Long URL Please Makes a Lot of Sense

By  |  Tuesday, December 23, 2008 at 10:16 am

No doubt if you use Twitter or some other sites, you have stumbled across those shortened URLs from services such as TinyURL and others. While it does work well for services where a short URL is necessary, they can just as easily be used for malicious purposes.

When you click on a shortened URL, there really is no way to tell where its going. Thus, you wont know if you’re being phished or worse yet hacked (IE exploit, anyone?) until it has already redirected. That’s a little scary.

This is where a service like Long URL Please comes in. The service is actually an extension for Firefox which peers inside those shortened URLs and actually gives you a shortened form of the actual hyperlink — allowing you to see where it is going ahead of time.

Fear not IE users: the site has also developed a bookmarklet for you to convert those links. Altogether about 30 shortened URL services are supported right now, according to Long URL’s website.

“I built longurlplease to scratch an itch – I don’t like short urls because I have to click on them to see where they link to. Please just show me a long url for a change,” developer Darragh Curran said. He has also told Ajaxian that he’d be willing to help services that make use of TinyURL and others in integrating the service into their own applications.

I think this would be a great idea. While the idea is good-intentioned, how shortened URLs are used and displayed can be potentially dangerous to the end user.

(Hat Tip Ajaxian)

 
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  1. Darragh Curran Says:

    Thanks Ed for the write up (and ajaxian for creating an audience).

    You’ve highlighted the security issues with short urls – for me the biggest win is I can more quickly decide if a link in a tweet is something that I’m prepared to click. And if I click it and am disappointed, at least it wasn’t on the basis of potluck!

    Cheers,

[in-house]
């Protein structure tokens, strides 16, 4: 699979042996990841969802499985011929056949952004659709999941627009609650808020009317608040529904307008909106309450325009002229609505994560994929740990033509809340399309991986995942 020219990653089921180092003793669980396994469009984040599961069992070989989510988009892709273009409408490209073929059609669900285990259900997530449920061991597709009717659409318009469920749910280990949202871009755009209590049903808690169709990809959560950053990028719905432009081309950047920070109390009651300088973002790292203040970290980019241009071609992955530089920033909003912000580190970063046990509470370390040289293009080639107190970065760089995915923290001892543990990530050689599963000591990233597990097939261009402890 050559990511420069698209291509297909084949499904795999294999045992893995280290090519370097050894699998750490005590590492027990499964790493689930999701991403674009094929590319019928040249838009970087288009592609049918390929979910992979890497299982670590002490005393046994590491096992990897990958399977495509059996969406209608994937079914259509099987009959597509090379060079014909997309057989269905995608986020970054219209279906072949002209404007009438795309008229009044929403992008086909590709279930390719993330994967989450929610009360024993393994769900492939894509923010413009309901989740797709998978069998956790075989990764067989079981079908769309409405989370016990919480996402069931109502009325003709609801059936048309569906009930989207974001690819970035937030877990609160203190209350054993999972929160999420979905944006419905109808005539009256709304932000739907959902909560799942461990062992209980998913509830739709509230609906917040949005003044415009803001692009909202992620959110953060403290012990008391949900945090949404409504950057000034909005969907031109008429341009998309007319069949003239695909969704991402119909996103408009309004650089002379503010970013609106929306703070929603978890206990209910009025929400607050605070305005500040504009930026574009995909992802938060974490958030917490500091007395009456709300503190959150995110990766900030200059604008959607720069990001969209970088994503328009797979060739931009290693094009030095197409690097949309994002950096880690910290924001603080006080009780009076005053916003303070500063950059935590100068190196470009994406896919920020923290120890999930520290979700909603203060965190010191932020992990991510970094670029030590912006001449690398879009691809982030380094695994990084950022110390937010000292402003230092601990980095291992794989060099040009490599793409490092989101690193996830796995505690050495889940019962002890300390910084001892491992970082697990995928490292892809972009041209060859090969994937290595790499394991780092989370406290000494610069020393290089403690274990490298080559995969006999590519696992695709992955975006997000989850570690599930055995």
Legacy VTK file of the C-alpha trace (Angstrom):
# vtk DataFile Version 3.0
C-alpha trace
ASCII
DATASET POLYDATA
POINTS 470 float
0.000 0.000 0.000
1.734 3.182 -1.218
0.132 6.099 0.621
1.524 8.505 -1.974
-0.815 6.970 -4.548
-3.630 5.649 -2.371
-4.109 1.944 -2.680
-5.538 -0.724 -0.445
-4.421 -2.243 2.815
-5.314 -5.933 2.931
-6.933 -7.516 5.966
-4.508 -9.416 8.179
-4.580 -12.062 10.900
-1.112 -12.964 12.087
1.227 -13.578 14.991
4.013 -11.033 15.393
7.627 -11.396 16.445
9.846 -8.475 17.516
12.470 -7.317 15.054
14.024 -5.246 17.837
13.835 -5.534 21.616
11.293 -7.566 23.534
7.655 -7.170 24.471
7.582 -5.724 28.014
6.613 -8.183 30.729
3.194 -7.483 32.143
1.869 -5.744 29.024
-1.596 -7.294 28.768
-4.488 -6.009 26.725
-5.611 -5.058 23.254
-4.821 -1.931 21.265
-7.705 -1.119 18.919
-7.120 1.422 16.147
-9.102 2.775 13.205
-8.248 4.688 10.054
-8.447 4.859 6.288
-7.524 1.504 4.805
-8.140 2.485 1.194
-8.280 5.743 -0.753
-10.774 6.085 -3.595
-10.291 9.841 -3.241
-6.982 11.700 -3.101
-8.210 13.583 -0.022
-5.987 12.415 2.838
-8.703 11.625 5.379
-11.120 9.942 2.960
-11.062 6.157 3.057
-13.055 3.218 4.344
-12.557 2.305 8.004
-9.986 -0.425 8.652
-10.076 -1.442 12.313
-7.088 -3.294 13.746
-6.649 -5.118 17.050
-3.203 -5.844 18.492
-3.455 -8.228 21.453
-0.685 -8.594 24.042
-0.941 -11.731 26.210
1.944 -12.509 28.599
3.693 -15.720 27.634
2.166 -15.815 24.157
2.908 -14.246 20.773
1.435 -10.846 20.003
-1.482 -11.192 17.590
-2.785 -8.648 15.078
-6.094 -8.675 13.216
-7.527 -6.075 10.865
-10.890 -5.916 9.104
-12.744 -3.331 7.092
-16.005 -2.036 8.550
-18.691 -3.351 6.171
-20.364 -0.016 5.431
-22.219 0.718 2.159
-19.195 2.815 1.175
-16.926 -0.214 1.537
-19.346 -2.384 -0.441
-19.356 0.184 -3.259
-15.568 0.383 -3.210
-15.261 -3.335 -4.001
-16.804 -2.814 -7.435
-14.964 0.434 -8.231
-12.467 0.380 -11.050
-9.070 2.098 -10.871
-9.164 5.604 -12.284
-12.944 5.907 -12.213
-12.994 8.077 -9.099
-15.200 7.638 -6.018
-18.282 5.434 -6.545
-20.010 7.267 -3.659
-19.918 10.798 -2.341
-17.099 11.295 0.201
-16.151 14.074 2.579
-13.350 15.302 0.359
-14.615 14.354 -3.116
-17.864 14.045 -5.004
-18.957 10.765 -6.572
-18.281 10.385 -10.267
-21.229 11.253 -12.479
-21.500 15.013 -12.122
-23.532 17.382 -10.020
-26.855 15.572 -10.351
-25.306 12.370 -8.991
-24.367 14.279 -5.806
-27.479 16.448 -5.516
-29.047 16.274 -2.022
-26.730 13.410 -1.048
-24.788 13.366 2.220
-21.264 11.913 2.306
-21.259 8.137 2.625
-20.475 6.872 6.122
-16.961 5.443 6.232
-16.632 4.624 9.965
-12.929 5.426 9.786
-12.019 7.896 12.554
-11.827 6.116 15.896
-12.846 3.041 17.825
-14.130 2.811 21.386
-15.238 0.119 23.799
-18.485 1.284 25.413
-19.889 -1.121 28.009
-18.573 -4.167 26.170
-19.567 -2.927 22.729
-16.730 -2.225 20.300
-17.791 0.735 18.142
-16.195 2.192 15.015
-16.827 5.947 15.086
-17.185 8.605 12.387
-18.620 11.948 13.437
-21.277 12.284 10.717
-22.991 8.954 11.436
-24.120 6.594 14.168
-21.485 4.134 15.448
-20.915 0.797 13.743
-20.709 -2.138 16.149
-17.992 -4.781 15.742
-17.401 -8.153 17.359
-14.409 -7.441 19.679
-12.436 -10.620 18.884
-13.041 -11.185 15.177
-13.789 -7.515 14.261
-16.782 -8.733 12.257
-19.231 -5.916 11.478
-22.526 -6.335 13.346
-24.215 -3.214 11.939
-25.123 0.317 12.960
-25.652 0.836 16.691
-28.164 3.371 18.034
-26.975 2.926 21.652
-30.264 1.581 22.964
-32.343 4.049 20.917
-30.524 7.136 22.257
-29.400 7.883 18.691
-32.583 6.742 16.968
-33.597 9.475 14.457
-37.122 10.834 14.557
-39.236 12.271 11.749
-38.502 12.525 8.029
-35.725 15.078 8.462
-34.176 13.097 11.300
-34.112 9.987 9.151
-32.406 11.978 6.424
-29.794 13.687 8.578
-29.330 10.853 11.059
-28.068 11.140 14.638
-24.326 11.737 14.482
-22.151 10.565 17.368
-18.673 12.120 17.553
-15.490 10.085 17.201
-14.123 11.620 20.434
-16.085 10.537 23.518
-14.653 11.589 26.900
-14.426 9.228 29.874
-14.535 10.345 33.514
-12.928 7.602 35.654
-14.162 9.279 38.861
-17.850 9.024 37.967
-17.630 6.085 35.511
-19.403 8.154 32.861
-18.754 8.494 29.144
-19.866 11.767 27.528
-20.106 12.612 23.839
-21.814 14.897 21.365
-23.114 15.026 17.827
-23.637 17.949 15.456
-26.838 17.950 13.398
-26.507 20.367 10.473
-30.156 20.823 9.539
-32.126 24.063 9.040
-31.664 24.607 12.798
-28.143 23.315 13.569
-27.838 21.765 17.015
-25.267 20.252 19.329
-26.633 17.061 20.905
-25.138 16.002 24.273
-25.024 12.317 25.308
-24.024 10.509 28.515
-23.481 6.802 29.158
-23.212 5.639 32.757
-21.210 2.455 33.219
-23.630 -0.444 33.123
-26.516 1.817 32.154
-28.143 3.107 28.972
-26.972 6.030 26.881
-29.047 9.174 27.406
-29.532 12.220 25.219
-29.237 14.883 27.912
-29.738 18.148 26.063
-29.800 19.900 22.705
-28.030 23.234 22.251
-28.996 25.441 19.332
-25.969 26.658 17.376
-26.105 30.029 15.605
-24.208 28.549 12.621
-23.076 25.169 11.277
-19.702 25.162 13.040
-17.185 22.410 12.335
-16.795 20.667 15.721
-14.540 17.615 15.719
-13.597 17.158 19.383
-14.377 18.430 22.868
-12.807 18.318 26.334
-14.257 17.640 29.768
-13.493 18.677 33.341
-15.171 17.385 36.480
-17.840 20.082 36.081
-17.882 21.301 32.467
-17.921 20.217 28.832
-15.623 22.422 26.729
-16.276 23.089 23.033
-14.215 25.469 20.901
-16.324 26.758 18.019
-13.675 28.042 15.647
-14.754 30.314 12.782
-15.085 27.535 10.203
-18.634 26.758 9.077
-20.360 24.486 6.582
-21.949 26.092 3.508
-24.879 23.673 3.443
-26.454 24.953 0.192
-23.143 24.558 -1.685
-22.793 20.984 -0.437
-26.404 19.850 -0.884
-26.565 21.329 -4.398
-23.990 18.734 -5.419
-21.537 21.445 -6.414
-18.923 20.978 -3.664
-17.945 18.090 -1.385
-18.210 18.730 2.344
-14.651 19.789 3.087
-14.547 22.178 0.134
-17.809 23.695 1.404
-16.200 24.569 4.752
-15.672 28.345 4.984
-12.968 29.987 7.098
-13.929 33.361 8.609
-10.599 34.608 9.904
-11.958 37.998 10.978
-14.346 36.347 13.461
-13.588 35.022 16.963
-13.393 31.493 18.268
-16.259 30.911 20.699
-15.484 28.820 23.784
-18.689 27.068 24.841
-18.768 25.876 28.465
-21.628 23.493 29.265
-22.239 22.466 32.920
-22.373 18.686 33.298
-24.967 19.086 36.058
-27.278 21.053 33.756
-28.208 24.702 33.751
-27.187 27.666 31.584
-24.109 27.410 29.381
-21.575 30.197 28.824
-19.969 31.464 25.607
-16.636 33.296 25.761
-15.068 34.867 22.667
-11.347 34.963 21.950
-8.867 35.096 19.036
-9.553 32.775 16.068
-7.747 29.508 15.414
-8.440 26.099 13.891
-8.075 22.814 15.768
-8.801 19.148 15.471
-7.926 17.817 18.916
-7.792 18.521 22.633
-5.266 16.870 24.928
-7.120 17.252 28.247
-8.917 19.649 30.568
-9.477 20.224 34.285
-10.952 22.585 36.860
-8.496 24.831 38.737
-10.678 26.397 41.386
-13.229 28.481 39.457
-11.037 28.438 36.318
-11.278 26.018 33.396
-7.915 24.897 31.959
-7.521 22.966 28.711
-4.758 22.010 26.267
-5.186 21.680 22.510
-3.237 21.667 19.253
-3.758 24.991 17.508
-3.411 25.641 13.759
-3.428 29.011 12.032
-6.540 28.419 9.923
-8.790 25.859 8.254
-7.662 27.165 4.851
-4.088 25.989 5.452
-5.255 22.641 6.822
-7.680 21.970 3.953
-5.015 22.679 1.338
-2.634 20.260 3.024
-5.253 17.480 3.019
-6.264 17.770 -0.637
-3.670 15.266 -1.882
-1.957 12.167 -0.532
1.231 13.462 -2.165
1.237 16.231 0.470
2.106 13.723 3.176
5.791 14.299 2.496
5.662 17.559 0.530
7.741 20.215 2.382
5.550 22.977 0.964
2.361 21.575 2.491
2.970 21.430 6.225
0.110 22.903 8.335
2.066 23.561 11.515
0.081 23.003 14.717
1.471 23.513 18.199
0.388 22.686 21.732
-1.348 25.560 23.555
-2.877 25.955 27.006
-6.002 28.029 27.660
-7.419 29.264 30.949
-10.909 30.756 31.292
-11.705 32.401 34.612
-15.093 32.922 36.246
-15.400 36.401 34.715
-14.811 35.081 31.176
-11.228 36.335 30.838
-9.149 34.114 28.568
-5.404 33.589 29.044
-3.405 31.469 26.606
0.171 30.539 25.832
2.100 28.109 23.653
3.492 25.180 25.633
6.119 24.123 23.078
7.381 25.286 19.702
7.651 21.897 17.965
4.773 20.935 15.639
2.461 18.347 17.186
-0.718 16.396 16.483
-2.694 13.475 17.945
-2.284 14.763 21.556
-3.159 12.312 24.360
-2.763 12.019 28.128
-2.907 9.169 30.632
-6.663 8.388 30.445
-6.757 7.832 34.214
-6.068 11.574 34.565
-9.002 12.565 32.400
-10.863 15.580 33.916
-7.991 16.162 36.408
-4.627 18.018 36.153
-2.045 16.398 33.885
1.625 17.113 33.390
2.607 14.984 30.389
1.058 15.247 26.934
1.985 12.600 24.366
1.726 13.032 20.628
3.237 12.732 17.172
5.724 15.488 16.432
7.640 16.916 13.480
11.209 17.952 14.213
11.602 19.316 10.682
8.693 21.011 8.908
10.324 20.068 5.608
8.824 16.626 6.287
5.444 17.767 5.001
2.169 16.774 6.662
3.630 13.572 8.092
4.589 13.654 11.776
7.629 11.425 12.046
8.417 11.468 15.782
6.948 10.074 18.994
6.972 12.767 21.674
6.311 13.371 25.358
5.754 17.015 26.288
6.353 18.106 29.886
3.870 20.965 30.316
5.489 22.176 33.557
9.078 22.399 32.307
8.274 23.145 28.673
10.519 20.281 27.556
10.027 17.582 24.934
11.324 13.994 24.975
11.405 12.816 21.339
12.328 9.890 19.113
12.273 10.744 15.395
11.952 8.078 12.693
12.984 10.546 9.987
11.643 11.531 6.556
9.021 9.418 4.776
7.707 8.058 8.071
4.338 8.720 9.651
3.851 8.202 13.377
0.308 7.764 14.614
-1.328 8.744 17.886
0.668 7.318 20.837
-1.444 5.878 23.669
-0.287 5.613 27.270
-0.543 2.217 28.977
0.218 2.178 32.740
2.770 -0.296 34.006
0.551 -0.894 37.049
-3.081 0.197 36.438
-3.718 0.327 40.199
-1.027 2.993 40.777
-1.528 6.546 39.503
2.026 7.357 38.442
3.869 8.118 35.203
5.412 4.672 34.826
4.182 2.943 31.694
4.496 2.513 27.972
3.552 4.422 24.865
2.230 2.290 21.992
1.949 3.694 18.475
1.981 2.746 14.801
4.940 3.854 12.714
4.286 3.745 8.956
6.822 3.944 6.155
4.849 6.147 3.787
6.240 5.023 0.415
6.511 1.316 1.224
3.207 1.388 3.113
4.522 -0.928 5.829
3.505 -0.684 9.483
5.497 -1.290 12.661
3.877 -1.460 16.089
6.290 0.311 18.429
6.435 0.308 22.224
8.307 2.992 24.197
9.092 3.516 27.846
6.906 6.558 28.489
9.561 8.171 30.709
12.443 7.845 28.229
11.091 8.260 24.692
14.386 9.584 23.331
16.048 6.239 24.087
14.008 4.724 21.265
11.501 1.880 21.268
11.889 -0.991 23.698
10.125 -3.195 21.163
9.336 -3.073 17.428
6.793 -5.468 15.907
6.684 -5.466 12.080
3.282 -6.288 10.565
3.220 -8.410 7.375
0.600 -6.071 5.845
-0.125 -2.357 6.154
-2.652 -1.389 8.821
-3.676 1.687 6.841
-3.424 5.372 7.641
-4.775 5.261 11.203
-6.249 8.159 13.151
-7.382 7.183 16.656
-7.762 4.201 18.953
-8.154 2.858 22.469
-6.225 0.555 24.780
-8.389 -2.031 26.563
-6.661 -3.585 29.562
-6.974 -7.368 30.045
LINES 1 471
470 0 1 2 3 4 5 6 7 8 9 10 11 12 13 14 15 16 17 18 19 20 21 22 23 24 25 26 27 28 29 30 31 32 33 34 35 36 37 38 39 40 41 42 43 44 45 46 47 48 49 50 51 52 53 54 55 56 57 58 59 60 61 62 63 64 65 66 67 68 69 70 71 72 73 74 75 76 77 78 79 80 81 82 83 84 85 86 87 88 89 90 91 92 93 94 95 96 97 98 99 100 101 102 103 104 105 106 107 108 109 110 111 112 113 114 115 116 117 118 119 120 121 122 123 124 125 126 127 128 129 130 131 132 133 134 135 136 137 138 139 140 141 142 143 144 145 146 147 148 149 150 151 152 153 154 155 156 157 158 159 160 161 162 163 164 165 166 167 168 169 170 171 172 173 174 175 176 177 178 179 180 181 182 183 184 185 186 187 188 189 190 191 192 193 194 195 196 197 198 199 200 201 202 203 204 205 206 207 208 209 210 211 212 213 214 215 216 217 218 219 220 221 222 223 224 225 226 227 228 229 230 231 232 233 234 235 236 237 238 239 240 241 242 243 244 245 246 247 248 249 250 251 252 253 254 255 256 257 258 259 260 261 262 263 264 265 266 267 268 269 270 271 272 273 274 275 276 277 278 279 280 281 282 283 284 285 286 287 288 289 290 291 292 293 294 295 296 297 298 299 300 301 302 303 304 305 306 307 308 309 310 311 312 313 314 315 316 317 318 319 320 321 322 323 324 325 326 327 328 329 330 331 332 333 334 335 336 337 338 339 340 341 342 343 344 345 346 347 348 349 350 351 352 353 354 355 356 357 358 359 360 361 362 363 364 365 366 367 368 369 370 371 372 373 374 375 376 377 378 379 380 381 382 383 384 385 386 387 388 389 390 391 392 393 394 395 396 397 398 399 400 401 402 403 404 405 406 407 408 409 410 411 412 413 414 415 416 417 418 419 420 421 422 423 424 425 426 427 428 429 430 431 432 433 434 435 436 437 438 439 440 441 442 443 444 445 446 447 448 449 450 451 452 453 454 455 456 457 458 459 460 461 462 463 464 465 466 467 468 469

Darragh

  2. Jeff Says:

    Good point about not knowing where tiny url’s go, but really I couldn’t care less about IE users. With all it’s security flaws, I just don’t understand why anybody still uses it.

  3. Ed Oswald Says:

    Darragh – no problem. Hat tip to you on a good idea (surprised nobody has done this yet!)

    Jeff – yeah, but about 70% of internet users still haven’t seen the light :)

  4. Marc Says:

    “With all it’s security flaws, I just don’t understand why anybody still uses it.”

    Last week Microsoft released a patch within 2 days. Firefox took 3 months to patch a similar vulnerability earlier this year. And yes it was being actively exploited.

    I use FireFox, but with caution.

    Yes Firefox has NoScript which helps no end, but most people who have no interest in technology don’t want to be dealing with having to turn on JavaScript all the time. IE8 is shaping up to be quite a nice browser, and I would switch if it wasn’t for Ad-block+.

    If I were Microsoft I would release IE8 with an Ad-Blocker, one that blocks Google’s ads. That would probably be illegal in some way (even though AdBlock+ isn’t) but it would be an interesting way of competing ;)

    Oh, and tiny URL lets you prefix it with the preview sub-domain which is nice. This can be set to the default behaviour via a cookie.

    Marc
    “I used to be a Mac fanboy. But I saw the light.”

  5. spammb Says:

    The webapp kindurl (http://kindurl.com) was created for the same purpose. It takes longURLs and makes prettified URLs. Very similar to tinyurl but gives context about where the url redirects.

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